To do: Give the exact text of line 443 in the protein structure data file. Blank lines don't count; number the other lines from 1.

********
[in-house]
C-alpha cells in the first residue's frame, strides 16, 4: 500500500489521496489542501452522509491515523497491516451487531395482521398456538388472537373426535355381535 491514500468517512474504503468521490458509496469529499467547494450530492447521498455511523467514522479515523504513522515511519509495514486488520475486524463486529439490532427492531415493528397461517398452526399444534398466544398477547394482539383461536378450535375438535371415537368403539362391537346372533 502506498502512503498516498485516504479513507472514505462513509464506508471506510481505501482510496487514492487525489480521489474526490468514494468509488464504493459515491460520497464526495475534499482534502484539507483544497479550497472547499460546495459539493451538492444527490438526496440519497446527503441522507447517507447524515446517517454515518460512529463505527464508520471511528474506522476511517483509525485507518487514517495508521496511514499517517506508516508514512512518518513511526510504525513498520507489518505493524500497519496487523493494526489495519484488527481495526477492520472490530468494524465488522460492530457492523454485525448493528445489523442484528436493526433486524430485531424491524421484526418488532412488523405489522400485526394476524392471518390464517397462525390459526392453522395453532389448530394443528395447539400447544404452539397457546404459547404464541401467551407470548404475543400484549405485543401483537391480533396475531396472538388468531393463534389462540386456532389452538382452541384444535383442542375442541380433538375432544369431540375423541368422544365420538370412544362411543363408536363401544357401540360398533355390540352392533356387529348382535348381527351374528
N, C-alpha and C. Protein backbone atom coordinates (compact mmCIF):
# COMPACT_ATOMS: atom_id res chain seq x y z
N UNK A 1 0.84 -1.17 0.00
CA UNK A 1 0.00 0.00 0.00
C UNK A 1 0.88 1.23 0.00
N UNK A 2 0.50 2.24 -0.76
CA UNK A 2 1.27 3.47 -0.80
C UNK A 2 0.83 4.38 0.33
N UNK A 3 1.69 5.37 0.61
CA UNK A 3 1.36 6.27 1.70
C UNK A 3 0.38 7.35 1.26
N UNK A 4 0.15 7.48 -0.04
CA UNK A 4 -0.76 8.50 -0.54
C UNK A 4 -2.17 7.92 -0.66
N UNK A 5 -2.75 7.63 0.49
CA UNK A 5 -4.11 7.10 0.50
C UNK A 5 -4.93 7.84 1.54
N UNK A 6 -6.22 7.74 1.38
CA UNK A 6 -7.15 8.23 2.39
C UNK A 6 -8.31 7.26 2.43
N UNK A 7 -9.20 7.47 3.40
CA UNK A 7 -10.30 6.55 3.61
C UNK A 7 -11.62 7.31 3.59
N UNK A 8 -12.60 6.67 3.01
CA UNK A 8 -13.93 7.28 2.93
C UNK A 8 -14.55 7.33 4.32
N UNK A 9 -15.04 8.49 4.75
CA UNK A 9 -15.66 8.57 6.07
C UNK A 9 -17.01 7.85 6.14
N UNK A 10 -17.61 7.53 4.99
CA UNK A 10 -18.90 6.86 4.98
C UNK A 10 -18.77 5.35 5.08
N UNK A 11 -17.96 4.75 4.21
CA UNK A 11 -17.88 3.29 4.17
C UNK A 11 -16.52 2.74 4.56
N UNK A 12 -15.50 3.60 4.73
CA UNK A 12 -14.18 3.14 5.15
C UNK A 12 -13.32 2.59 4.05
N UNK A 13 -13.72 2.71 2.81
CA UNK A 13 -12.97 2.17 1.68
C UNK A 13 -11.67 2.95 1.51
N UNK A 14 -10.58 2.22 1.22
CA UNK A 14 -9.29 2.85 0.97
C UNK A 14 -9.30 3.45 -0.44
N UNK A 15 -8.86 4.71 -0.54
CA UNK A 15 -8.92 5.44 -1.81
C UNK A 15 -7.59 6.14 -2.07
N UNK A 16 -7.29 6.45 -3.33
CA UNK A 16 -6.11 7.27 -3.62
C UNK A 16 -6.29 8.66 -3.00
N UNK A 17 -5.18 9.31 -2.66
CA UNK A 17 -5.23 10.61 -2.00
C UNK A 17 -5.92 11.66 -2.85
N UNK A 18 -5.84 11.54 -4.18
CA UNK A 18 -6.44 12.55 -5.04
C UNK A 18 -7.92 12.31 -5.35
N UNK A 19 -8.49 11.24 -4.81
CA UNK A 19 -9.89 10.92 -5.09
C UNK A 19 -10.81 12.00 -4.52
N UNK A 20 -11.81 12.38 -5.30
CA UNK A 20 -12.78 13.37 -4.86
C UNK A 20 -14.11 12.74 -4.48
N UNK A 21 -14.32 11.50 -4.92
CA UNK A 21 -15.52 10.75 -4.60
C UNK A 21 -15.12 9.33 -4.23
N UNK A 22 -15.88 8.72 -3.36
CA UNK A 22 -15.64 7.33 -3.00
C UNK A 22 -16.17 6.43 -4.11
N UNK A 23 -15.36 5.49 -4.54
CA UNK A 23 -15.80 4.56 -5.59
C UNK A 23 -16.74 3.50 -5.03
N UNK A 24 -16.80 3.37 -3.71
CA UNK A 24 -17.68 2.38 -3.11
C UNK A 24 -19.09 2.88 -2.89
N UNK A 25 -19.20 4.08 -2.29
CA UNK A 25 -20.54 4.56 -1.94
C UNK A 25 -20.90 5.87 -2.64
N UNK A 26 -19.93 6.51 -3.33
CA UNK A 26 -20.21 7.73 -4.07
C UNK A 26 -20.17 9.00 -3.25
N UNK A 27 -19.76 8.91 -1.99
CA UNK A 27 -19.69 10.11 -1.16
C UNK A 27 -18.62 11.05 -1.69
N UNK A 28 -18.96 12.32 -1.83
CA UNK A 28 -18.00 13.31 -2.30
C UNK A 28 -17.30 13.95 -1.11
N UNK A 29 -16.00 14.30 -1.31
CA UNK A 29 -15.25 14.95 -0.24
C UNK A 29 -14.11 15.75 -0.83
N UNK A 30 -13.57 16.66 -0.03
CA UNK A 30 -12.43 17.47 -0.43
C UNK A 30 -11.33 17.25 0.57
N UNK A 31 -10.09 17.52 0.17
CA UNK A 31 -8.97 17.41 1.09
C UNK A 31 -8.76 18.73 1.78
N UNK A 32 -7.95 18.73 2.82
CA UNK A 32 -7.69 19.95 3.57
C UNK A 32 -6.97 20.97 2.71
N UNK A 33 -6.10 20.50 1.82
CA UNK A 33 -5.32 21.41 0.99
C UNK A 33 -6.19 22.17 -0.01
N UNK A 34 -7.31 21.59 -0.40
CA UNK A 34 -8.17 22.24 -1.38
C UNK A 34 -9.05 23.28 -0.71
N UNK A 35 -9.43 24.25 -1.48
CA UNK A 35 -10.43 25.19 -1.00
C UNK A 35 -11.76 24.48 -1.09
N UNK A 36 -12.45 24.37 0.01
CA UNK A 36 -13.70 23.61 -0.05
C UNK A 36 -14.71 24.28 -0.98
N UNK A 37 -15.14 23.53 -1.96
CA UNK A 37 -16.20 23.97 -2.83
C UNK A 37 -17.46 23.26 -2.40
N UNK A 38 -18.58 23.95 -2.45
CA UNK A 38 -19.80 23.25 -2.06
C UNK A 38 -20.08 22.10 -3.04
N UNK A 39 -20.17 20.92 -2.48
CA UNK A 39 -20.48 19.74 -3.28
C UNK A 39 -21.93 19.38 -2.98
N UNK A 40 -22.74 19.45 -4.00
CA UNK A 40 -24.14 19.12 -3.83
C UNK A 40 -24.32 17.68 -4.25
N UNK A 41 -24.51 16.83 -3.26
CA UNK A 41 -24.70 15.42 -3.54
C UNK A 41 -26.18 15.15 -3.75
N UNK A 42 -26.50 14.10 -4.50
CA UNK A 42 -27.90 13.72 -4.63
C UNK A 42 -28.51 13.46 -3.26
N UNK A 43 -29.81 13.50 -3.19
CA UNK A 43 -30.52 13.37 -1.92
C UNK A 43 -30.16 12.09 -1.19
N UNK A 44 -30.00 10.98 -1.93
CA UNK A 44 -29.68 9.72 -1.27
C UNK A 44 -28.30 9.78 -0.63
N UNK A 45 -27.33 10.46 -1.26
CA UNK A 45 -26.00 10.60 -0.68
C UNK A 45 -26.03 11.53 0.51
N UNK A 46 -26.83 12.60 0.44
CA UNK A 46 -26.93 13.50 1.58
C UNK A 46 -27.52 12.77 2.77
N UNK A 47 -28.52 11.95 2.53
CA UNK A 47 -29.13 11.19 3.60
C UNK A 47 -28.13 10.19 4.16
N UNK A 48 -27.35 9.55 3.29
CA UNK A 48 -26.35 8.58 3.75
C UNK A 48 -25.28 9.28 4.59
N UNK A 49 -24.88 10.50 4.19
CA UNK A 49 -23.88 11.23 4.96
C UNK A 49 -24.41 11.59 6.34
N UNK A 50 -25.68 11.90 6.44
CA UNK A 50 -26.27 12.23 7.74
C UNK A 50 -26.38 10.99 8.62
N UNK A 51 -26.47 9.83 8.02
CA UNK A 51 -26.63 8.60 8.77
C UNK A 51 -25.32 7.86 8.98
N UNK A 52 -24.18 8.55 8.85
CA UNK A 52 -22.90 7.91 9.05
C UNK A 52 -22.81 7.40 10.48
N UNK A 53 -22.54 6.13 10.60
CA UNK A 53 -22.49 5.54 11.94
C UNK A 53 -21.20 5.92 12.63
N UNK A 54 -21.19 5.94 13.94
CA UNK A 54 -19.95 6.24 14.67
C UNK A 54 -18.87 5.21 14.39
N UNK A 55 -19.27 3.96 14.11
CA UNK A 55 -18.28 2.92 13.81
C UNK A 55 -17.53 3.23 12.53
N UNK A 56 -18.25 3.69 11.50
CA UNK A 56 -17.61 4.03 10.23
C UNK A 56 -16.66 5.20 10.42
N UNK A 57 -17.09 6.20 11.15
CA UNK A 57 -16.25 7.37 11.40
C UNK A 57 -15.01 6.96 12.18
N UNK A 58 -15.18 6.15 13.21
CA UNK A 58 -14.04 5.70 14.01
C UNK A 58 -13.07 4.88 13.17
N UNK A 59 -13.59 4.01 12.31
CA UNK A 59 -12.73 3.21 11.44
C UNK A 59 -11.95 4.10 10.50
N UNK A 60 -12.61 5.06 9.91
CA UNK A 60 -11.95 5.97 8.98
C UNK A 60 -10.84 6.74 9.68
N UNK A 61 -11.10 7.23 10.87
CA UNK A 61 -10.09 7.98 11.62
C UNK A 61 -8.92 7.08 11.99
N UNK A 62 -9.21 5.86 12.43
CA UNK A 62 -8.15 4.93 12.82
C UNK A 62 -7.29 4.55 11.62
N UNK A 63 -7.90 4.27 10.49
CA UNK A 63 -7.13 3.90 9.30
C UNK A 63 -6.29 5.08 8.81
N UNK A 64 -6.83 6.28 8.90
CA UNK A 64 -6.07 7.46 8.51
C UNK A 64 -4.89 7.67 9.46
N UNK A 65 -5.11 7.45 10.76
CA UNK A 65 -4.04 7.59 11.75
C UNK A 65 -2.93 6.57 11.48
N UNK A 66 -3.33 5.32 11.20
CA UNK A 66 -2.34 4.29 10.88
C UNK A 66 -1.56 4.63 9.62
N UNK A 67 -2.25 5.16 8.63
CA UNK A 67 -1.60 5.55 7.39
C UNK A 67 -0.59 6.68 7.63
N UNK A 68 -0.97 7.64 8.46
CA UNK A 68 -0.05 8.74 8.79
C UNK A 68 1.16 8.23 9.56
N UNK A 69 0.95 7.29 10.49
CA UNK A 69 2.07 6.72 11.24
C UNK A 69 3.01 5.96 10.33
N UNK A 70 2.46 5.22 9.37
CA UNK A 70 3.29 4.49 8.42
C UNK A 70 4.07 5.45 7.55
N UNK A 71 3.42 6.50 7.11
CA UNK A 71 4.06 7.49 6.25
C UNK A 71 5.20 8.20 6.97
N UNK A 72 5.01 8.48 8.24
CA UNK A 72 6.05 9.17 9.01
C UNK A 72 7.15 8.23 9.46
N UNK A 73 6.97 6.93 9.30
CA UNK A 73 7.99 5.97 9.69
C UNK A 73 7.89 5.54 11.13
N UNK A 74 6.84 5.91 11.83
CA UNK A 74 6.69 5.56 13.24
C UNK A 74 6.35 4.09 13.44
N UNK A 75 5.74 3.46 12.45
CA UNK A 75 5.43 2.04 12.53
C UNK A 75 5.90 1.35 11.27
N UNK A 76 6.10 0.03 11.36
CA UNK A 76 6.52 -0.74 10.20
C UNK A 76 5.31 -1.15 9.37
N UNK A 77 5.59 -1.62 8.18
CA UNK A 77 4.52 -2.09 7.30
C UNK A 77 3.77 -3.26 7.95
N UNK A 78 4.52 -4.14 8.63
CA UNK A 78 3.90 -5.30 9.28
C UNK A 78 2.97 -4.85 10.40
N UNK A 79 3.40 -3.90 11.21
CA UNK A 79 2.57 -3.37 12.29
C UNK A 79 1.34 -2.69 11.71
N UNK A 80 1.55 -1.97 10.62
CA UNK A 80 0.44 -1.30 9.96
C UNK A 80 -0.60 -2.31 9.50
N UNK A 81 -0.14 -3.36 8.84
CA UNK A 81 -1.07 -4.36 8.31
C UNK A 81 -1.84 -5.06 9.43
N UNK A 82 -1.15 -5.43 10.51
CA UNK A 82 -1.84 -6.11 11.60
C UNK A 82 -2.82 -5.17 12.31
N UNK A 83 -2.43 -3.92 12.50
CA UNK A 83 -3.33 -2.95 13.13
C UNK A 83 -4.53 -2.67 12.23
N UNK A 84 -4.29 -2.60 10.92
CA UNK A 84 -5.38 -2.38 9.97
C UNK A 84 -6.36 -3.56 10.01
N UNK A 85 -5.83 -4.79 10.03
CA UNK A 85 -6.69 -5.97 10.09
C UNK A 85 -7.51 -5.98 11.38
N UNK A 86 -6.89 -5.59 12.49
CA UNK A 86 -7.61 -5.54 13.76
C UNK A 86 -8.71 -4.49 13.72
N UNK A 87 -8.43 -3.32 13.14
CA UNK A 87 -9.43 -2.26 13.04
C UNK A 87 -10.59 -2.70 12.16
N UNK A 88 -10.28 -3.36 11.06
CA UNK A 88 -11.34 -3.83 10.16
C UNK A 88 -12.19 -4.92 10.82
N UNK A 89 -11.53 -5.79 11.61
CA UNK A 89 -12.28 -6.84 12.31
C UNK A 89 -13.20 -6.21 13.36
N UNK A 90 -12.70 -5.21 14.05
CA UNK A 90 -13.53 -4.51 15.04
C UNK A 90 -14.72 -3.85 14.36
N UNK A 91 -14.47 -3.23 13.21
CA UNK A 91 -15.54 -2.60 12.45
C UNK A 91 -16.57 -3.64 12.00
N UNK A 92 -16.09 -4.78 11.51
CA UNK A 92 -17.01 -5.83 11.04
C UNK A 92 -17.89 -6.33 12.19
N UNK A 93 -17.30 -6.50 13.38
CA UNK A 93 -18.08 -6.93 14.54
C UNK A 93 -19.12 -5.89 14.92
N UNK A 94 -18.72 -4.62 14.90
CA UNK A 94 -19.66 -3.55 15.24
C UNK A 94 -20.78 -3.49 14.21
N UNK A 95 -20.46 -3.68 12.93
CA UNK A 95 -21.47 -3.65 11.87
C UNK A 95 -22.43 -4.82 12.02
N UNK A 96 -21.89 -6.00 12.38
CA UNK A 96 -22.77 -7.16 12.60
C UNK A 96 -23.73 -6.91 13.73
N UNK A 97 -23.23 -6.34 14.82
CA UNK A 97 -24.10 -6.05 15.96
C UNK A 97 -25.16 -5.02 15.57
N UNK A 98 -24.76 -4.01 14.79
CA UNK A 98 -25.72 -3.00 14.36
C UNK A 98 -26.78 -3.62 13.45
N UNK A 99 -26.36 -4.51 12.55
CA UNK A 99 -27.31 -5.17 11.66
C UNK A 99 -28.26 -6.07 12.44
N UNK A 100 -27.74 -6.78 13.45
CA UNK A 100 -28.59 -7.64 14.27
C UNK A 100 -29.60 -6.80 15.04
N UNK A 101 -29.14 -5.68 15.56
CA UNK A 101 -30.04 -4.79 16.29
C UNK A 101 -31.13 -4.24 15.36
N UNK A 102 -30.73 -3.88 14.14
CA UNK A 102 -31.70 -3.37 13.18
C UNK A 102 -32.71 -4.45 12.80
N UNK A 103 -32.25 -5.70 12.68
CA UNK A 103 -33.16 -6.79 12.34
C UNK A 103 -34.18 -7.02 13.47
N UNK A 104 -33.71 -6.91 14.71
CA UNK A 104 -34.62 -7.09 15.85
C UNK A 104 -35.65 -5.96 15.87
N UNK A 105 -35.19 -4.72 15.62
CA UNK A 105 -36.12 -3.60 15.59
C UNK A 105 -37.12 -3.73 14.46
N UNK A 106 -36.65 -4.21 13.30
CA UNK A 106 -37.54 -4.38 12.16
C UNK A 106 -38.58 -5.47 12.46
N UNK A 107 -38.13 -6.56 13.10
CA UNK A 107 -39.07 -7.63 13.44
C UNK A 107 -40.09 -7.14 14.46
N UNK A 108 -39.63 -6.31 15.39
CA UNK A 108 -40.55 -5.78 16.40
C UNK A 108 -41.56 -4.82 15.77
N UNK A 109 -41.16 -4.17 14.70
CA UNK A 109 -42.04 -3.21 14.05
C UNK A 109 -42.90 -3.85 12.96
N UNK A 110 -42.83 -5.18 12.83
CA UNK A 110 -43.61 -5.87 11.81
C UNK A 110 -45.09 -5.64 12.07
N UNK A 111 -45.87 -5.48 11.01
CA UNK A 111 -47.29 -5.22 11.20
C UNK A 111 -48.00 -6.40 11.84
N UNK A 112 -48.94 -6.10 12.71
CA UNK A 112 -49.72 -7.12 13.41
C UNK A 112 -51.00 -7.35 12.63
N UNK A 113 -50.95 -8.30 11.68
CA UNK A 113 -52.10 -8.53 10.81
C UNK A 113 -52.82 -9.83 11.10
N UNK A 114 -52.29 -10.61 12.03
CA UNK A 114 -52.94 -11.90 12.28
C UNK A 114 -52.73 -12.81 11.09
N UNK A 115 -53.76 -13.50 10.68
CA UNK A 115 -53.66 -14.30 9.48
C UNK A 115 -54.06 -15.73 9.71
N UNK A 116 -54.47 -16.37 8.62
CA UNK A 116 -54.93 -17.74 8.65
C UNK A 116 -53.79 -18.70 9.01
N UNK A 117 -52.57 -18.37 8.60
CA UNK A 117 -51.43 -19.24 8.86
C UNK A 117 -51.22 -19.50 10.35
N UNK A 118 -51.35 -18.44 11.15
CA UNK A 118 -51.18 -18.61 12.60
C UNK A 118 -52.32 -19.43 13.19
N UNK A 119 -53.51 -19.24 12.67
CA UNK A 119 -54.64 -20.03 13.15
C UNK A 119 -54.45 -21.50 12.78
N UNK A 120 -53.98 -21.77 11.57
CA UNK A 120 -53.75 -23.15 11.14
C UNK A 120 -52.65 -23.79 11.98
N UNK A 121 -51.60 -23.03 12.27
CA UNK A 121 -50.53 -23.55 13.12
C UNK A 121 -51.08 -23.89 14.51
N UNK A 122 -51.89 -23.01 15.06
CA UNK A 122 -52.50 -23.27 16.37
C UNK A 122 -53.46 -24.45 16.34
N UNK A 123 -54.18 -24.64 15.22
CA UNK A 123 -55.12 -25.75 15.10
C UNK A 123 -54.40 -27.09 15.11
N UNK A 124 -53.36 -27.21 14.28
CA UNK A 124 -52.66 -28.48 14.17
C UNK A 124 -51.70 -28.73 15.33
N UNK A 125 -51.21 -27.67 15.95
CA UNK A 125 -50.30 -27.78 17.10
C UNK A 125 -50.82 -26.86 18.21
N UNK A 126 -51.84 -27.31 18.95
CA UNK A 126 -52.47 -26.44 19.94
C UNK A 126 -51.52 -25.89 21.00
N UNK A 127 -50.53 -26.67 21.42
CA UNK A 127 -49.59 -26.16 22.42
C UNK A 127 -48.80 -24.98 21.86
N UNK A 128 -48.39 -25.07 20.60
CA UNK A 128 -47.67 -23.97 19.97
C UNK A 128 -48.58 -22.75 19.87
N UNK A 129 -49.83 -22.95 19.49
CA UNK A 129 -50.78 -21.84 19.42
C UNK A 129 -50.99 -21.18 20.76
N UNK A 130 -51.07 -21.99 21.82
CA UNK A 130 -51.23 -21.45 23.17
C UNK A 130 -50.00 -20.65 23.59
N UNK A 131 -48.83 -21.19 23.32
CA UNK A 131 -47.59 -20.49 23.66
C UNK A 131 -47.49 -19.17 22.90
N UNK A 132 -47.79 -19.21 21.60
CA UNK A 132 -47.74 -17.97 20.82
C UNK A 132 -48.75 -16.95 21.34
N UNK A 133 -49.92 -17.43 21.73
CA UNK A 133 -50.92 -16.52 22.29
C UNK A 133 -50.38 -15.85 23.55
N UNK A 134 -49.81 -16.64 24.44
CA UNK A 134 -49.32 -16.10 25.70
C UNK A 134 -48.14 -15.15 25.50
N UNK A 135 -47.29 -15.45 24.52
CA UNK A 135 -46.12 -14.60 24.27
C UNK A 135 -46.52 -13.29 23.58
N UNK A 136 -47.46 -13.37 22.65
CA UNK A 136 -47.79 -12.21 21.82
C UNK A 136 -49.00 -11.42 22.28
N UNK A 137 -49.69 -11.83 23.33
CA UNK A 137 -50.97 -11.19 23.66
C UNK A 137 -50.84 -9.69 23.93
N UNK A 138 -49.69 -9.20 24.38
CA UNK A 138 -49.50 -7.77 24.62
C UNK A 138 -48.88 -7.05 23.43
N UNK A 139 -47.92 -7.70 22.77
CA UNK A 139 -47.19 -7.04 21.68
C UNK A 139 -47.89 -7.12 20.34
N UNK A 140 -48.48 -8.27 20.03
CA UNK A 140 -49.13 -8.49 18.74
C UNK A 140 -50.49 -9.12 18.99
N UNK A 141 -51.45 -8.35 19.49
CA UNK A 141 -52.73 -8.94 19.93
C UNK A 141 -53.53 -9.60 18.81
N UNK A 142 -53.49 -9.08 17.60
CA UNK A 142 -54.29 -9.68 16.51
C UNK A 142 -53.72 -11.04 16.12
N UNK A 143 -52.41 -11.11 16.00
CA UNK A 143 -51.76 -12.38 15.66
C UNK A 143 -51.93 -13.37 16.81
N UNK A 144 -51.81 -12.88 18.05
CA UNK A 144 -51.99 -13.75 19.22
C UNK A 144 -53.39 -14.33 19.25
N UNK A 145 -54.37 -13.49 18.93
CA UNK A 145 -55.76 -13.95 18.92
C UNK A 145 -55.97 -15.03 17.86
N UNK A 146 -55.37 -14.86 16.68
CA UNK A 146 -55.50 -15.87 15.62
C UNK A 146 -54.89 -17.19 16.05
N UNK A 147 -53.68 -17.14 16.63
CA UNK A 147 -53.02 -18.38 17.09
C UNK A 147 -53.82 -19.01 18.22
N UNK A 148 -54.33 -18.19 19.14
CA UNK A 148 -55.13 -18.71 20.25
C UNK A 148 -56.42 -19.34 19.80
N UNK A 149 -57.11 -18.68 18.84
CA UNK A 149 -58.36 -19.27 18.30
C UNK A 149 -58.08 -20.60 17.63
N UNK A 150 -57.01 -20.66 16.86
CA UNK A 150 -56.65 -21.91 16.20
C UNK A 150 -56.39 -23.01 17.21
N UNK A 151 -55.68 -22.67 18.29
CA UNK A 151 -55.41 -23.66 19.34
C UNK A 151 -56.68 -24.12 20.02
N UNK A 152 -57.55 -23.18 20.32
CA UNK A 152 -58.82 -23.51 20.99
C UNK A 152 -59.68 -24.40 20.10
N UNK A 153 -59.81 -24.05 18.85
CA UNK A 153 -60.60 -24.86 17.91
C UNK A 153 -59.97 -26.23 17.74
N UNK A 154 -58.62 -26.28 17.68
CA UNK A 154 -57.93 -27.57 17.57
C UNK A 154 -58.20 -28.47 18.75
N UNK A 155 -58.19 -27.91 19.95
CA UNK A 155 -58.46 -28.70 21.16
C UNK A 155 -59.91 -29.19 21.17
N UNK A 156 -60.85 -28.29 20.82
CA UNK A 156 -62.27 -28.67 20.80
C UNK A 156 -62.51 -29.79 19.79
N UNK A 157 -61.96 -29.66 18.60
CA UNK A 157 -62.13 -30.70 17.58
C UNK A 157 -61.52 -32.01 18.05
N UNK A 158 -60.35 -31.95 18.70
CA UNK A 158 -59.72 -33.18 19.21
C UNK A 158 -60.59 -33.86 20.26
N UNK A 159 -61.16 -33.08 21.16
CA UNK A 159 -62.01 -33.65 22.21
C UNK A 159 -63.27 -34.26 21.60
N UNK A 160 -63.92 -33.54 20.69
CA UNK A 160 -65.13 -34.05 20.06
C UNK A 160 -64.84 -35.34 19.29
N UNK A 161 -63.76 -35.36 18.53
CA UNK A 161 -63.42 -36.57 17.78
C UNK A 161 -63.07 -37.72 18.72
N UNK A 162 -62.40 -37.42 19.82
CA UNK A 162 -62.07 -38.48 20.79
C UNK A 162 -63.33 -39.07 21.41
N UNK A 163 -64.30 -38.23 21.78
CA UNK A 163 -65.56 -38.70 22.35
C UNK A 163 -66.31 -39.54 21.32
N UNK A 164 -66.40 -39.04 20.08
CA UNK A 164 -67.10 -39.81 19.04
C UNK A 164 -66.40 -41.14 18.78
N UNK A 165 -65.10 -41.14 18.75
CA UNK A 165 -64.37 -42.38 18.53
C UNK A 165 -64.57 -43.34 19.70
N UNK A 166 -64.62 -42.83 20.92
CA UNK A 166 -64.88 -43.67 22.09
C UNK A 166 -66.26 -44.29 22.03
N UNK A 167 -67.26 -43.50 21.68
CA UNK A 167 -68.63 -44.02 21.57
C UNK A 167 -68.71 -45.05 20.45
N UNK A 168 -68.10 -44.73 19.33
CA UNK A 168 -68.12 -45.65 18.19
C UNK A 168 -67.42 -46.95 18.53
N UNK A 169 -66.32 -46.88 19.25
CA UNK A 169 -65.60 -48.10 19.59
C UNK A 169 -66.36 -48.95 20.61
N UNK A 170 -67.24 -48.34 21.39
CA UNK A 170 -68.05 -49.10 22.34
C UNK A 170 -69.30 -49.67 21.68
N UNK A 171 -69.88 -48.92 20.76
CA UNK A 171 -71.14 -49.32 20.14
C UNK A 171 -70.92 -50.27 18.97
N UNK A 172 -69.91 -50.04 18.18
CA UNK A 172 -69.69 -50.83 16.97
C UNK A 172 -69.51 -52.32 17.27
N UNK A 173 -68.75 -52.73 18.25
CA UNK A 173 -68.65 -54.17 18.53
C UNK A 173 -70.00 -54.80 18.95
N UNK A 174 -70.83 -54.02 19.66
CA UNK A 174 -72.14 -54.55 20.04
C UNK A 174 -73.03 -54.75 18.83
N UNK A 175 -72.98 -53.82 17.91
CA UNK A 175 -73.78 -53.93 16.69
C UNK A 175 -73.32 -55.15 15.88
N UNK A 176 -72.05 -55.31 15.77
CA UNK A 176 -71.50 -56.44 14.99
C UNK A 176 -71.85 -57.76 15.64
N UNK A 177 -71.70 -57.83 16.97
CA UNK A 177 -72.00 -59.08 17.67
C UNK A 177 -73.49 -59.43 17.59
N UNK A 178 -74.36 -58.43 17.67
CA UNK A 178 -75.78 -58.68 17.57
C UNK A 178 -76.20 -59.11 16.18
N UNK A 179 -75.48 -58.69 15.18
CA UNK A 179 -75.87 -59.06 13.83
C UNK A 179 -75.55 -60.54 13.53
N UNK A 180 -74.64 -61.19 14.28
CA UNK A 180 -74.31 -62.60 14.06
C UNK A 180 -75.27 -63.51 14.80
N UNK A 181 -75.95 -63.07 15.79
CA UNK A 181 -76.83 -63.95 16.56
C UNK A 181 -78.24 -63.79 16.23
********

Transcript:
N UNK A 147 -53.68 -17.14 16.63